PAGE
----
Korea’s Dream Factory deserves help
The author is the president of the Korean Movie Theaters Association.
Movie theaters that struggled through the Covid-19 pandemic are on the rebound. Based on their third quarter performance, the industry seems to be reviving. CJ CGV, a listed company, announced that it recorded its first third quarter operating profit since Covid-19 began. Lotte Cinema and Megabox are also known to have made operating profits.
This was possible because “The Roundup” got rave reviews and became the first movie to sell 10 million tickets since Covid-19. Also, four Korean movies were released one week apart during the peak summer season and “Confidential Assignment 2: International” opened during the Chuseok holiday.
On the surface, theaters seem to have left the pandemic behind after social distancing measures were lifted in late April. But if you look below the surface, there are still challenges. Four Korean movies released in the summer season aiming to attract 10 million viewers following the success of “The Roundup” performed below expectations. Only “Hansan: Rising Dragon” and “Hunt” surpassed the break-even point while “Alienoid Part 1” and “Emergency Declaration” were disappointments.
The gloomy summer movie market affected movie releases over the Chuseok holiday. In the past, the holiday season was the market for two or three anticipated movies. But this year, only “Confidential Assignment 2: International” was released, and the overall box office didn’t meet expectations.
The performance in October and November — an off-season for theaters — was simply disastrous. According to data in “Korean Film Industry Summary for October 2022” released by the Korean Film Council, theaters are still in the cold. The number of people visiting theaters in the month of October decreased by 58.3 percent compared to October 2019. Not much has improved since the nearly 75 percent decrease in audiences in 2020 and 2021. In November, the greatly anticipated Hollywood flick “Black Panther: Wakanda Forever” was released, but its performance was less than half of expectations.
The performances of greatly anticipated Korean films were even more pitiful. “Confession,” which was released at the end of October, received relatively favorable reviews, getting a 95 percent CGV Golden Egg Index from actual viewers, but only 730,000 people saw it in theaters. Before the pandemic, it could have gotten well over 2 to 3 million viewers considering the buzz, the actors and reviews. The Korean movies “Ditto” and “Decibel,” both released in November, also got fewer than expected viewers.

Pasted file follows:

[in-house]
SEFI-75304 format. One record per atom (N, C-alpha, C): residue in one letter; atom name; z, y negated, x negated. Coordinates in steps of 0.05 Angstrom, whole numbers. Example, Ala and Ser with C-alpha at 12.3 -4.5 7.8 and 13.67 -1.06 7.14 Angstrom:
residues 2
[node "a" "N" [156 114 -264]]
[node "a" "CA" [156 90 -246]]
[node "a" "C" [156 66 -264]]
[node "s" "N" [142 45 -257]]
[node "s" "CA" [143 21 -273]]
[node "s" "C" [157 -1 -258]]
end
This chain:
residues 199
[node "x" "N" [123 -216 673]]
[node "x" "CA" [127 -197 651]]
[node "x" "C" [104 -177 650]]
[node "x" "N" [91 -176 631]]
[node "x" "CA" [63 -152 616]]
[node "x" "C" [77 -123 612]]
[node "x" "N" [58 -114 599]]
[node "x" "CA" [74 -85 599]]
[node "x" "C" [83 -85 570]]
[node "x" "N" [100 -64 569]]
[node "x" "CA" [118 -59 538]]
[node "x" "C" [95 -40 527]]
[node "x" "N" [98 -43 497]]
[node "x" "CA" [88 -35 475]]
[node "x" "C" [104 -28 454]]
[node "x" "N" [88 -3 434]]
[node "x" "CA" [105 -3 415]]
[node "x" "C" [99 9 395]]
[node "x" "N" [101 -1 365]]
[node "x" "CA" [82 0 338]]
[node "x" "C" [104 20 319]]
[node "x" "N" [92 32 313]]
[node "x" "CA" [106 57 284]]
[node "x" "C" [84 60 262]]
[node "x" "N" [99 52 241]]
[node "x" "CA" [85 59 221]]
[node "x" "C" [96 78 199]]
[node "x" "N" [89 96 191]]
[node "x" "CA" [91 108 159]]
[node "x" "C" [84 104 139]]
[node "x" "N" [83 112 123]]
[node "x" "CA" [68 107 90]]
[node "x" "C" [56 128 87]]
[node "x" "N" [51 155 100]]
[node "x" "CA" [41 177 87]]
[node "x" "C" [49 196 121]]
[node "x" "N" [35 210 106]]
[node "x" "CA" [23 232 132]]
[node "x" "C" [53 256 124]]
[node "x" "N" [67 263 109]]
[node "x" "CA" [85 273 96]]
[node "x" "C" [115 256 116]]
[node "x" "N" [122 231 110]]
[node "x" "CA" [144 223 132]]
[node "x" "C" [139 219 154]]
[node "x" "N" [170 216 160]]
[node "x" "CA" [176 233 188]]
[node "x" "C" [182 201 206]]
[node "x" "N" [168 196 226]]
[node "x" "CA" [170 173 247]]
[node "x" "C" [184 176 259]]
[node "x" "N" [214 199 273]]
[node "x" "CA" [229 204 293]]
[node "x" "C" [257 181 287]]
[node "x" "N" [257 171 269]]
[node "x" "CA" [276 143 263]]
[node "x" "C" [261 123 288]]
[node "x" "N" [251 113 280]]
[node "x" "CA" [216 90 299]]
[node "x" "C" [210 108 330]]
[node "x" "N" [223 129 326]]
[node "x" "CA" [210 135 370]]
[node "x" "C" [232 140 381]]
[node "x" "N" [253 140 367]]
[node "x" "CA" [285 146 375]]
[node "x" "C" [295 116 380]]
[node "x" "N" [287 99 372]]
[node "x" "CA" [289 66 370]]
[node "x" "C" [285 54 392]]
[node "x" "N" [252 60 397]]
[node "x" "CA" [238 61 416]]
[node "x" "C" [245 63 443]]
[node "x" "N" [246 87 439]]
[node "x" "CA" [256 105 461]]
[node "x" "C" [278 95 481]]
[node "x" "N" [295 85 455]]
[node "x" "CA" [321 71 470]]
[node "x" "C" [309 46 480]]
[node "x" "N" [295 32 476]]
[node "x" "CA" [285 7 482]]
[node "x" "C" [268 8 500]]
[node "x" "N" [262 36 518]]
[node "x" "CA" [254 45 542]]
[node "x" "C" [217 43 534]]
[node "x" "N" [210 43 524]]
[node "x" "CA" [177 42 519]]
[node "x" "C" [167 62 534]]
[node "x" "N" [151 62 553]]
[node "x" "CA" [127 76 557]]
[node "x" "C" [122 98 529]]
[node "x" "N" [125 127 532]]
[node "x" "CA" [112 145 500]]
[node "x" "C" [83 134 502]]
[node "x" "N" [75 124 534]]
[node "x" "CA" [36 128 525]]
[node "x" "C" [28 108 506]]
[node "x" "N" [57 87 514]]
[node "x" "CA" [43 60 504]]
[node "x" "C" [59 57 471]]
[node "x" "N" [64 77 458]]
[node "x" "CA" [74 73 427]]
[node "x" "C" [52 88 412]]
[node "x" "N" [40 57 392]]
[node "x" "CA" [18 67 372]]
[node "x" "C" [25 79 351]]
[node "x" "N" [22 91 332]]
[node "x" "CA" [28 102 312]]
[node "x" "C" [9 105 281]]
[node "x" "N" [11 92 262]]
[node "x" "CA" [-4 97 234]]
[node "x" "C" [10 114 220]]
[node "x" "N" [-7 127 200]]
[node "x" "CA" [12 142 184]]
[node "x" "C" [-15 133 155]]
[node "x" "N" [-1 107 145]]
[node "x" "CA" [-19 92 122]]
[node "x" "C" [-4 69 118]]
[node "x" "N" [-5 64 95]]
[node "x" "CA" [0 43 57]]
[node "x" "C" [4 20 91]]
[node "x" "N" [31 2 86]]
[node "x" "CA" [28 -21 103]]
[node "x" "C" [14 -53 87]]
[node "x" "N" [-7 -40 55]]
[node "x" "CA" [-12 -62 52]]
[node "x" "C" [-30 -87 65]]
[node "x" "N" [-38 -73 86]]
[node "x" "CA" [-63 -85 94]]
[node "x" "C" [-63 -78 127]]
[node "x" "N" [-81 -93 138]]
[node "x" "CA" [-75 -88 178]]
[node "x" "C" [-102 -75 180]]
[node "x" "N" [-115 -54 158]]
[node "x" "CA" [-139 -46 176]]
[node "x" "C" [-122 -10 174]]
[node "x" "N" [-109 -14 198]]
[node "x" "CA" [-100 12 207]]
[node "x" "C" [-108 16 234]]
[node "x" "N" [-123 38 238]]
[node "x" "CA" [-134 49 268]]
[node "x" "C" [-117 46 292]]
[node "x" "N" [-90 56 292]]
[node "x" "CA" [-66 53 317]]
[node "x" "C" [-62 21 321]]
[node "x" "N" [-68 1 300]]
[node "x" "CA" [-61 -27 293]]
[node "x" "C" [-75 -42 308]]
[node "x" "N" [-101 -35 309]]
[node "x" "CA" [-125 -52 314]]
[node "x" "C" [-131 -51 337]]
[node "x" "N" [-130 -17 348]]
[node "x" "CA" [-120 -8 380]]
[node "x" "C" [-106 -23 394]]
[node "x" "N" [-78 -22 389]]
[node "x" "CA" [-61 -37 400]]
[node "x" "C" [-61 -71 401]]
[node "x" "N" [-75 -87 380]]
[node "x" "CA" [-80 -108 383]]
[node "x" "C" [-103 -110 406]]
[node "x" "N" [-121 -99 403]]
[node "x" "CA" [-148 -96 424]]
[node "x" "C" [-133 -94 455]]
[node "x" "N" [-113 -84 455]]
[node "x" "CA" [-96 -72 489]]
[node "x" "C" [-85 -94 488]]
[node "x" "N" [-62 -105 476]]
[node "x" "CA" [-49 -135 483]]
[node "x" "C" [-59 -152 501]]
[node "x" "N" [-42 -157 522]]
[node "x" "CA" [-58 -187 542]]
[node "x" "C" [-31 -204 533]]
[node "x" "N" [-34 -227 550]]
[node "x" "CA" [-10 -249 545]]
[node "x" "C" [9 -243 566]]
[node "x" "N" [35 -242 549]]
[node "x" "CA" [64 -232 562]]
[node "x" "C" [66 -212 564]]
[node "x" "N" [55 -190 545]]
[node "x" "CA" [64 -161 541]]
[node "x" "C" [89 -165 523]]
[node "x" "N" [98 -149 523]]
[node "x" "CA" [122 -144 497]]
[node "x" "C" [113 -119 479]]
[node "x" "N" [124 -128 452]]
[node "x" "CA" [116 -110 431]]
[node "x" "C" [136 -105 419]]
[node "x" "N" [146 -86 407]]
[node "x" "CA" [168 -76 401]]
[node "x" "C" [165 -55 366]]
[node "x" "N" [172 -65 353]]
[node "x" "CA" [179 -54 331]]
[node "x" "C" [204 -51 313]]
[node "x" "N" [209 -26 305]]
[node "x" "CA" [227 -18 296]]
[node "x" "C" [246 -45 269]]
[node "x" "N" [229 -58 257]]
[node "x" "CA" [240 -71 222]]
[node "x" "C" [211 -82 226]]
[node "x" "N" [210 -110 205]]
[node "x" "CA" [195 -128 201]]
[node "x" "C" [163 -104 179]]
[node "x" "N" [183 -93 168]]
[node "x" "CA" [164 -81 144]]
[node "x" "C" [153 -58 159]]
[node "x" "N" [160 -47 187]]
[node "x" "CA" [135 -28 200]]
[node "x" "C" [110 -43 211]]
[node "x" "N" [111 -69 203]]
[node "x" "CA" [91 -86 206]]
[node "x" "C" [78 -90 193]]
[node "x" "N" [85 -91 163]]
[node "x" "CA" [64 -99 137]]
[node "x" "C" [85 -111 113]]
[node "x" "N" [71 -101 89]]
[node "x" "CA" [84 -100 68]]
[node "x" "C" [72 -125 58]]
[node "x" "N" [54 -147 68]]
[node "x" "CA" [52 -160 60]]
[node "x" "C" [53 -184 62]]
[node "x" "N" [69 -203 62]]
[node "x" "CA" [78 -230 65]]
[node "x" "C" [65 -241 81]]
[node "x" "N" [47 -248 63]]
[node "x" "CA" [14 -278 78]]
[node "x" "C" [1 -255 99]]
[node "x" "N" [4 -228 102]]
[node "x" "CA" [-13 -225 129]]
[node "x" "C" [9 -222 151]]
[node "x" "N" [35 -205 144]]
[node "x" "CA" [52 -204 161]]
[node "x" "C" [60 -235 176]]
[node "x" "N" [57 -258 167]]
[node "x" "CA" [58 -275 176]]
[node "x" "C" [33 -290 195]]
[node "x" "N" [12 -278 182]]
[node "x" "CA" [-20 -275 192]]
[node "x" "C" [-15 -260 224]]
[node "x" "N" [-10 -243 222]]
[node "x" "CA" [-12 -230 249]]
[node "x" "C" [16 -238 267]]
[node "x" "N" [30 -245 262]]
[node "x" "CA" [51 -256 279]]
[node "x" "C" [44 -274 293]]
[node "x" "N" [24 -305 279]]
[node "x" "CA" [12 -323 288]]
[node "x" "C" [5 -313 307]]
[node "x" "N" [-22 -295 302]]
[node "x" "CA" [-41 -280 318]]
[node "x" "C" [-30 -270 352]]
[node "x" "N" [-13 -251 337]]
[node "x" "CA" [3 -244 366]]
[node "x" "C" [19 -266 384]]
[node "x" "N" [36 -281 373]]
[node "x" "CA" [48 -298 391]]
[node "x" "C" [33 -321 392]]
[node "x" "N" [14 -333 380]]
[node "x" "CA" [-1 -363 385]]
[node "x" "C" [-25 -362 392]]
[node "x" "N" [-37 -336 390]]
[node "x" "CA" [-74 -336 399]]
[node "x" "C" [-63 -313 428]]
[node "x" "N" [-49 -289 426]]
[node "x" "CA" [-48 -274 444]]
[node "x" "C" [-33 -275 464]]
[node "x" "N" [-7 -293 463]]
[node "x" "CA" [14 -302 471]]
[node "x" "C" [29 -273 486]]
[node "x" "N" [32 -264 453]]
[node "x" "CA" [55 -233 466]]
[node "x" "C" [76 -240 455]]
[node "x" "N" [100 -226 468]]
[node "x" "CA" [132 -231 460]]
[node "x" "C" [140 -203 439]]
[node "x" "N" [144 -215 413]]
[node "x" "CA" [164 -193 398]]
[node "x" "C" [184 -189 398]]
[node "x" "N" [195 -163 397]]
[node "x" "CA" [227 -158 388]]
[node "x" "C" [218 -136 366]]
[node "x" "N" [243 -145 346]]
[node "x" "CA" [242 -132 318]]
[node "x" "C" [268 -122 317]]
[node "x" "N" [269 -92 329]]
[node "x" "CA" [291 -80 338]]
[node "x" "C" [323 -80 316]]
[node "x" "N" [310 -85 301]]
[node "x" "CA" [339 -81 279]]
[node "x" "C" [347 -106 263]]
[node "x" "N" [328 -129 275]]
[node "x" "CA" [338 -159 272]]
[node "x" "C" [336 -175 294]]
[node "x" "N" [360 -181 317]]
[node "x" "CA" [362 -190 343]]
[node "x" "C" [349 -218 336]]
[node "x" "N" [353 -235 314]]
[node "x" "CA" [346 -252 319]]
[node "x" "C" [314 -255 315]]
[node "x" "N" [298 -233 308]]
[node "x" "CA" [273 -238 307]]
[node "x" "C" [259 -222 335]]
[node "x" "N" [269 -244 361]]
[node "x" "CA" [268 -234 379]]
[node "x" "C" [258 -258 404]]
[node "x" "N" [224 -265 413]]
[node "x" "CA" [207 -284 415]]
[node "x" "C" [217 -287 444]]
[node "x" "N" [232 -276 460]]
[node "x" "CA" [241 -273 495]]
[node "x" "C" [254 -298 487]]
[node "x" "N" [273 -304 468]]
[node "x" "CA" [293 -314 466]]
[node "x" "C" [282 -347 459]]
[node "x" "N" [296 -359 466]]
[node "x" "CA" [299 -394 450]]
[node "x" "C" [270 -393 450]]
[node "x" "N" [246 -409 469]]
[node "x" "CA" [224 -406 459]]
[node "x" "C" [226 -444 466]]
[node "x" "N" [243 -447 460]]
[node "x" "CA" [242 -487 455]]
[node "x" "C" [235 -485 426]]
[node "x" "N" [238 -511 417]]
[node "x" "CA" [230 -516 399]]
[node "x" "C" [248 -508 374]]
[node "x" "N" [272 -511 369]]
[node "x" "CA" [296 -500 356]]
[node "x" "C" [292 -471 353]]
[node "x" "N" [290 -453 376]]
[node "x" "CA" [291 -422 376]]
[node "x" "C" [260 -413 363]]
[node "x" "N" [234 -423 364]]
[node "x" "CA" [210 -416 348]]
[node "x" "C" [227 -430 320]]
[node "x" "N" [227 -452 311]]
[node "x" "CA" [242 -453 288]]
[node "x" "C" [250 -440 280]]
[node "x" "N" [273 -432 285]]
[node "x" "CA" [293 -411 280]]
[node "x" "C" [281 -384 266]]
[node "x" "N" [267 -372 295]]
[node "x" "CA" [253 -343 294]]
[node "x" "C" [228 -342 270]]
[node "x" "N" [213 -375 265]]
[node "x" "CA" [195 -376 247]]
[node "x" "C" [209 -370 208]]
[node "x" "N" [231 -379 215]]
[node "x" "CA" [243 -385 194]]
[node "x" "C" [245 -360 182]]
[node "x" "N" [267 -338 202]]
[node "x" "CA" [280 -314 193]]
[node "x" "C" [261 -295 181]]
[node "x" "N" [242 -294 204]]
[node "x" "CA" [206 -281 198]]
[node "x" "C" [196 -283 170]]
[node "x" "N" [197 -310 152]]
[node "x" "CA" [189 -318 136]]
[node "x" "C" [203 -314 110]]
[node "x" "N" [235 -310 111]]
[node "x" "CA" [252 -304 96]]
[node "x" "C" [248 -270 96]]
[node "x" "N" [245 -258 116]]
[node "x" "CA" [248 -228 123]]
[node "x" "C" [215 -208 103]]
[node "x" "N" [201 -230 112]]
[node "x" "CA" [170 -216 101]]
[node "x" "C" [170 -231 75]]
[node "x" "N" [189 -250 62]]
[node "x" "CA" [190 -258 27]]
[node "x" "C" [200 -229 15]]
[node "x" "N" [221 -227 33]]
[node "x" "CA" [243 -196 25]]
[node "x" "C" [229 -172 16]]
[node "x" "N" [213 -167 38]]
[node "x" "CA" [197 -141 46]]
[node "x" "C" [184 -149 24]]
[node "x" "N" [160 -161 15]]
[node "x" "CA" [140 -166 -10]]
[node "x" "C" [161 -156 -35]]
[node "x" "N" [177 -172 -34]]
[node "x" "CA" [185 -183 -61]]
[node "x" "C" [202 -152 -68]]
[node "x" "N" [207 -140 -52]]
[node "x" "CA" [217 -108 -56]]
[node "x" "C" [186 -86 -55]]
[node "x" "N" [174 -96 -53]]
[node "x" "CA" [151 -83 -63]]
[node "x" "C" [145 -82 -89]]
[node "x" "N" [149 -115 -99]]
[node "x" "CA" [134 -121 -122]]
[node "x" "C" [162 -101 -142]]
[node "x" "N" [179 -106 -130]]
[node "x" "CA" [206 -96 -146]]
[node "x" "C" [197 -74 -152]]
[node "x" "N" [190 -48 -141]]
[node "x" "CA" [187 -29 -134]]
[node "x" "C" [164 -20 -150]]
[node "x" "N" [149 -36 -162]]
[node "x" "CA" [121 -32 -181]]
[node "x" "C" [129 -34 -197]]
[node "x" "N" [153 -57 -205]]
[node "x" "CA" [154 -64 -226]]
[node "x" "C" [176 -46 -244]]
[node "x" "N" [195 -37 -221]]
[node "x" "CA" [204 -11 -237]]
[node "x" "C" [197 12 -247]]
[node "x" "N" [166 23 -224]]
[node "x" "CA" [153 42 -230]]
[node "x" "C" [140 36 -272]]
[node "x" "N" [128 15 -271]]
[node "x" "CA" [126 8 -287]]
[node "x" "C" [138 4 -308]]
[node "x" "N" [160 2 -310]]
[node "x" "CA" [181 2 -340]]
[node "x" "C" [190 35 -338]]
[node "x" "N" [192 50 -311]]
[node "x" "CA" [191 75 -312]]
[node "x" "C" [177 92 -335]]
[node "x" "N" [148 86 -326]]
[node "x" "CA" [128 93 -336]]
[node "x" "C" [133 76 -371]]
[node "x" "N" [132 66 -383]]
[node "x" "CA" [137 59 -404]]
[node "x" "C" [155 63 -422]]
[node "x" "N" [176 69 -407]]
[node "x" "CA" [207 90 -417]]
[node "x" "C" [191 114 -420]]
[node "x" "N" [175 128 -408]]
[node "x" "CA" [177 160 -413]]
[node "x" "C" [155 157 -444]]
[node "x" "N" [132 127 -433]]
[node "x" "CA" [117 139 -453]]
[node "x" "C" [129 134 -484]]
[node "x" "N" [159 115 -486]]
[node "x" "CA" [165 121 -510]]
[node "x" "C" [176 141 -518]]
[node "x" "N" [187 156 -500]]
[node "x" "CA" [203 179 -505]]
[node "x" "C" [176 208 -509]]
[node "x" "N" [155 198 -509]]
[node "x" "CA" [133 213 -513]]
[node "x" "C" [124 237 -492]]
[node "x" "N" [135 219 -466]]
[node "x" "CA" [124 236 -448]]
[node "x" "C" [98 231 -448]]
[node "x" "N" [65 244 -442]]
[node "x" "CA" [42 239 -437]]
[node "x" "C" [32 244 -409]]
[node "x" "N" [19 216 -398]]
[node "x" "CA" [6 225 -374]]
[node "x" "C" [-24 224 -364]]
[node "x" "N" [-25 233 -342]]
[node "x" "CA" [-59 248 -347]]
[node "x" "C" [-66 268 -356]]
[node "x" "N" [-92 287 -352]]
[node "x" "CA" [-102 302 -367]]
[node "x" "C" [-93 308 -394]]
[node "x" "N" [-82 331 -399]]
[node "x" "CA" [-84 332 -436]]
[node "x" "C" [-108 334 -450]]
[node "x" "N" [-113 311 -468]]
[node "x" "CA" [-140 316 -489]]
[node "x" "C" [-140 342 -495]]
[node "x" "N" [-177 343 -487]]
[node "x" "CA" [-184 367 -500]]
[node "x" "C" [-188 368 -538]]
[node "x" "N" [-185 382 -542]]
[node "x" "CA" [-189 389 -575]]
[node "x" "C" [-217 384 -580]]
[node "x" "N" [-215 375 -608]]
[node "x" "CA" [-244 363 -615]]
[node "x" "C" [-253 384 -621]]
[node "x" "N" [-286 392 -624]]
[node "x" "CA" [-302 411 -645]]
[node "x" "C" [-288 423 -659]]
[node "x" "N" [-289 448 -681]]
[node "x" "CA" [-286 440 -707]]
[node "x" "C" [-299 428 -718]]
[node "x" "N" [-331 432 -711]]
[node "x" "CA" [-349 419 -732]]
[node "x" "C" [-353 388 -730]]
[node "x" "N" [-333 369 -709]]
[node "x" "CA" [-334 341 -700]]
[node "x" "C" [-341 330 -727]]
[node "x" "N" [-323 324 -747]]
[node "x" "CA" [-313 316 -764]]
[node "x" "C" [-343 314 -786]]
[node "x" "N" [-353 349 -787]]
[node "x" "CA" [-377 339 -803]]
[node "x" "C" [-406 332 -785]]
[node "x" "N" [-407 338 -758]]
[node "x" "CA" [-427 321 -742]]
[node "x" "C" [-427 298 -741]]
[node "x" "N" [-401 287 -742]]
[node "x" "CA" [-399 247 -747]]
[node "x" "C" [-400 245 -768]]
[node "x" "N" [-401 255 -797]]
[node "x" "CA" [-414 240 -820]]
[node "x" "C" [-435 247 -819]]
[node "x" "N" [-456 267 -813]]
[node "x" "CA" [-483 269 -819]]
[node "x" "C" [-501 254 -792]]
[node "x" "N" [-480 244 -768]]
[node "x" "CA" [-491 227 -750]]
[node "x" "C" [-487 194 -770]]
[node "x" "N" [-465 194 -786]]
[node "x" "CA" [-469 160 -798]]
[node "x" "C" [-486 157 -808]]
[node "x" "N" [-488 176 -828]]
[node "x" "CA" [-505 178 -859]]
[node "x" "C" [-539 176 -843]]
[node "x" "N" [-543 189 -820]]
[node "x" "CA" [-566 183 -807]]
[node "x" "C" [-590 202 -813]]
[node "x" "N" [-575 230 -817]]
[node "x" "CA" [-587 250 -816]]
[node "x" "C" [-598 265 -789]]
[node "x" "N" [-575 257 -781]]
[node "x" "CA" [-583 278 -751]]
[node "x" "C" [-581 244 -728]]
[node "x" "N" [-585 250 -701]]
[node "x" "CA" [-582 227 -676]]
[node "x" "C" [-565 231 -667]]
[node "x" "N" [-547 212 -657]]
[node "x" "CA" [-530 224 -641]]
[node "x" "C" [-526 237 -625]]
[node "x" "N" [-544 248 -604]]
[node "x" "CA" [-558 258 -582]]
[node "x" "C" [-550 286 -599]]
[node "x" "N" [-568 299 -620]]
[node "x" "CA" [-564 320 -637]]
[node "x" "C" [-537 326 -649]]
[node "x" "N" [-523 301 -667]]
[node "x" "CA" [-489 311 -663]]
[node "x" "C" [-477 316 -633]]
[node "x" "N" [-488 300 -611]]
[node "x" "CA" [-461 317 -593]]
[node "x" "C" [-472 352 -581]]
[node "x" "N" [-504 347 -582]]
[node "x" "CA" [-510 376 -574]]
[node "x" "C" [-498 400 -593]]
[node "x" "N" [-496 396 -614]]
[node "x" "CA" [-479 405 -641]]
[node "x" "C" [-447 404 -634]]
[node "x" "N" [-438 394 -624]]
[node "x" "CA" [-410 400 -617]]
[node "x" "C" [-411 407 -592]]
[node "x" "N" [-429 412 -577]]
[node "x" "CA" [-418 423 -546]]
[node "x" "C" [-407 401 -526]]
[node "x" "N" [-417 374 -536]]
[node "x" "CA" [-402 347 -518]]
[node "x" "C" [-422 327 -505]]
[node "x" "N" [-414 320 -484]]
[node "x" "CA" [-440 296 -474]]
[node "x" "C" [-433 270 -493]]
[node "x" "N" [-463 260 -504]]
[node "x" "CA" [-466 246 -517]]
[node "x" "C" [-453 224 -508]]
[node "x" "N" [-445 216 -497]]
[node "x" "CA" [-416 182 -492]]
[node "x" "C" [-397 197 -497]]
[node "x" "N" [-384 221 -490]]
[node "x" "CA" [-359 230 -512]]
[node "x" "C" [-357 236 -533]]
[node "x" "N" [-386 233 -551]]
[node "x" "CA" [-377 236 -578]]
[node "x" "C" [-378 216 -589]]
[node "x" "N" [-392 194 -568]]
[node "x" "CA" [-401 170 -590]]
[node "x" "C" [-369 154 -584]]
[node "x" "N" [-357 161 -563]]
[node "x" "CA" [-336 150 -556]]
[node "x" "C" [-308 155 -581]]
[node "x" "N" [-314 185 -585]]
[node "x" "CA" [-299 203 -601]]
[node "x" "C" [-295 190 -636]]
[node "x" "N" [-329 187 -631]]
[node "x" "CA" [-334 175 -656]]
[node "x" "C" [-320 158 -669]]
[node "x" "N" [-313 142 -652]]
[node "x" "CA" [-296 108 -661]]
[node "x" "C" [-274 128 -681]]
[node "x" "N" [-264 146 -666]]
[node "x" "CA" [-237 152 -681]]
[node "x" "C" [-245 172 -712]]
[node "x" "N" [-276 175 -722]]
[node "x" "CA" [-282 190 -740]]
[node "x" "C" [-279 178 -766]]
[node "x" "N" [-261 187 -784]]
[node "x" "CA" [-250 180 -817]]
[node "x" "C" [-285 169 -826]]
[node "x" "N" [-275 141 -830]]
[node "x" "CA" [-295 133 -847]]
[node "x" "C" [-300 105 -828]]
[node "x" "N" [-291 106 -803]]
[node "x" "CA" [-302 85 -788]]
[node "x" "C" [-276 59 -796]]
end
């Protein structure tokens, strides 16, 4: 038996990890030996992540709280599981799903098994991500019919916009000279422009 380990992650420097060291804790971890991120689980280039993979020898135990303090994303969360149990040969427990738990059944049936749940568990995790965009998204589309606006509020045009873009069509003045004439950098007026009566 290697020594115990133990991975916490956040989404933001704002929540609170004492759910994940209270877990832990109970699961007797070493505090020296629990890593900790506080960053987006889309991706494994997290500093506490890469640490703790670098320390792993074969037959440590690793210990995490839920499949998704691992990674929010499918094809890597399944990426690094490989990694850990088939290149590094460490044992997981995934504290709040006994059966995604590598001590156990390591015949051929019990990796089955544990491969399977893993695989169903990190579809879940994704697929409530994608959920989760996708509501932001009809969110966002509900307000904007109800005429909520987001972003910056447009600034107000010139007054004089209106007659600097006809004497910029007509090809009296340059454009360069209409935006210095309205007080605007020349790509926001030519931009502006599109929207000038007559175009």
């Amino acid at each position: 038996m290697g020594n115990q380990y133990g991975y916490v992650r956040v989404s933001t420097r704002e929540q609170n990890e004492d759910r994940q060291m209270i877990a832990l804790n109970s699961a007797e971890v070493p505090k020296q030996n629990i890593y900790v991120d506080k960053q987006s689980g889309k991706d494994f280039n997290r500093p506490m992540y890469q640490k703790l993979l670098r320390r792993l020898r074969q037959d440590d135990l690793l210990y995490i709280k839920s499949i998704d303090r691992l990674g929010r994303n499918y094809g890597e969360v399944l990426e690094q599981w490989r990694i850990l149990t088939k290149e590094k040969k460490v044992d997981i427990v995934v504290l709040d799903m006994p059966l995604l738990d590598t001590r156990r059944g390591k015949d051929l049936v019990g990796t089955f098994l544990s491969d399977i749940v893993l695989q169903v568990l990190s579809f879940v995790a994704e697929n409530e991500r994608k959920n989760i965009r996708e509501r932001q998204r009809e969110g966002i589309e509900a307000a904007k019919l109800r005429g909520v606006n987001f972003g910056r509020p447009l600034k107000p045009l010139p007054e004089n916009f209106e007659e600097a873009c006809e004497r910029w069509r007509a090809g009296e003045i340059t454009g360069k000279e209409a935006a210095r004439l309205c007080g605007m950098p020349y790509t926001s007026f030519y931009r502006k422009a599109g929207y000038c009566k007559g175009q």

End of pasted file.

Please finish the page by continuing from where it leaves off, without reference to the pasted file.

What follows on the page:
During the Covid-19 period, the theaters struggled to survive through various measures such as voluntary retirements of employees, cost-cutting, enhanced operational efficiency and paid-in capital increases. According to “Summary of 2021 Korean Filum Industry” data, total sales for the film industry in 2021 was 1.24 trillion won ($789 million), a 3-trillion-won decrease from the pre-pandemic period. Theater sales plunged to 584.5 billion won in 2021 from 1.9 trillion won in 2019, generating huge operating losses.
While the losses could have been reduced by stopping operations, overall shutdowns did not happen out of desperation to keep the film industry going. The film industry is a structure of investment, production, distribution and screening working as one. If theaters close and cease operation, all other areas — investments, production, distribution and marketing — have to stop too.
It is no exaggeration to say that theaters are the core of the film industry, just as railways are a key industry in the transportation business. As a suspension in railway operations leads to disruption of all production in the country, a suspension of theater operations would not only impact the overall film industry but also the cultural life of the nation.
The budget for next year is under discussion in the National Assembly. The government and the legislature must recognize the importance and difficult reality of the film industry and come up with minimum support to revive theaters. Support for the survival of the film industry could serve as priming water for the film industry. It is terrible to think that movie theaters might close and I may not be able to watch movies I long to see on a big screen in a theater. Now is the time for the government and the National Assembly to act.
Translation by the Korea JoongAng Daily staff.